Groq This: New AI Chips to Give GPUs a Run for Deep Learning Money

April 24, 2017

CPUs and GPUs, move over. Thanks to recent revelations surrounding Google’s new Tensor Processing Unit (TPU), the computing world appears to be on the cusp of a new generation of chips designed specifically for deep learning workloads. Read more…

By Alex Woodie

Musk’s Latest Startup Eyes Brain-Computer Links

April 21, 2017

Elon Musk, the auto and space entrepreneur and severe critic of artificial intelligence, is forming a new venture that reportedly will seek to develop an interface between the human brain and computers. Read more…

By George Leopold

MIT Mathematician Spins Up 220,000-Core Google Compute Cluster

April 21, 2017

On Thursday, Google announced that MIT math professor and computational number theorist Andrew V. Sutherland had set a record for the largest Google Compute Engine (GCE) job. Sutherland ran the massive mathematics workload on 220,000 GCE cores using preemptible virtual machine instances. Read more…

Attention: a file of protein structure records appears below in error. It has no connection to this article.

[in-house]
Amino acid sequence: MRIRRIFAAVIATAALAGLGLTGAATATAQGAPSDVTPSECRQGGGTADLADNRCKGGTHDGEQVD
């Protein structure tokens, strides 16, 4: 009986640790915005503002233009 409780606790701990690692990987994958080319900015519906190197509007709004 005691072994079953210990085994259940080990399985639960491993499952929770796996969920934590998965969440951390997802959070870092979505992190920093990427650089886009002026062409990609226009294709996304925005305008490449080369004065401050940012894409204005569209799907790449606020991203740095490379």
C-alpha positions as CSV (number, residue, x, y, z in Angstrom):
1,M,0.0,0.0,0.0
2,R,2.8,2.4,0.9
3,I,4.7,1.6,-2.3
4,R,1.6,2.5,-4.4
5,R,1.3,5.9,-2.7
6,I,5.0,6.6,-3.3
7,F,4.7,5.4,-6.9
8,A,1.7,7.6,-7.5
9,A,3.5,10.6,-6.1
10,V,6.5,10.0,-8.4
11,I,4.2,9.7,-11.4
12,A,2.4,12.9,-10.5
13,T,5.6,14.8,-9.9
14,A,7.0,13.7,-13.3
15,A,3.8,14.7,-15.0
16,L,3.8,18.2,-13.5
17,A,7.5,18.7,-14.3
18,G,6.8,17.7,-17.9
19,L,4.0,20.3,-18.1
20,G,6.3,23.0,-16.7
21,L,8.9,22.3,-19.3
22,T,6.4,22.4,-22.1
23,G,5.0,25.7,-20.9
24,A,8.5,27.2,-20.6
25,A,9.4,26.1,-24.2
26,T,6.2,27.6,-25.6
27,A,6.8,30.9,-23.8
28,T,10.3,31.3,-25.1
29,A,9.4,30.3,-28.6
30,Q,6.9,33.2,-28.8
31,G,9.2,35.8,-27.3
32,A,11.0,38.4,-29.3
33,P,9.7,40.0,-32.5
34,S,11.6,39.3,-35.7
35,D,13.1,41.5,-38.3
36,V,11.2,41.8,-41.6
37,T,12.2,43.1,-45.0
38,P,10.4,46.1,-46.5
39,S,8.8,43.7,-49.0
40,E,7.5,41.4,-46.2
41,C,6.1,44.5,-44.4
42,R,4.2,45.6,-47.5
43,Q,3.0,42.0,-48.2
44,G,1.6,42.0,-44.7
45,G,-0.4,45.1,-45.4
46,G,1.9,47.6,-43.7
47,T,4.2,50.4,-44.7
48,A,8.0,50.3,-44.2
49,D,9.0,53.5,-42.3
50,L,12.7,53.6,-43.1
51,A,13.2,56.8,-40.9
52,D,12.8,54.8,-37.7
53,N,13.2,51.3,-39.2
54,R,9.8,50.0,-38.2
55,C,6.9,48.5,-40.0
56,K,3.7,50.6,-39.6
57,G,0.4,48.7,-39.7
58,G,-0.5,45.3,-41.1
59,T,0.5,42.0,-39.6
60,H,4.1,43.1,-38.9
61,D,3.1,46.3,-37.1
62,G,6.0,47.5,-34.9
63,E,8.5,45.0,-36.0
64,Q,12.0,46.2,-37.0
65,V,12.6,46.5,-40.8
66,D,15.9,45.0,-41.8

By Tiffany Trader

NERSC Cori Shows the World How Many-Cores for the Masses Works

April 21, 2017

As its mission, the high performance computing center for the U.S. Department of Energy Office of Science, NERSC (the National Energy Research Supercomputer Center), supports a broad spectrum of forefront scientific research across diverse areas that includes climate, material science, chemistry, fusion energy, high-energy physics and many others. Read more…

By Rob Farber

Messina Update: The US Path to Exascale in 16 Slides

April 26, 2017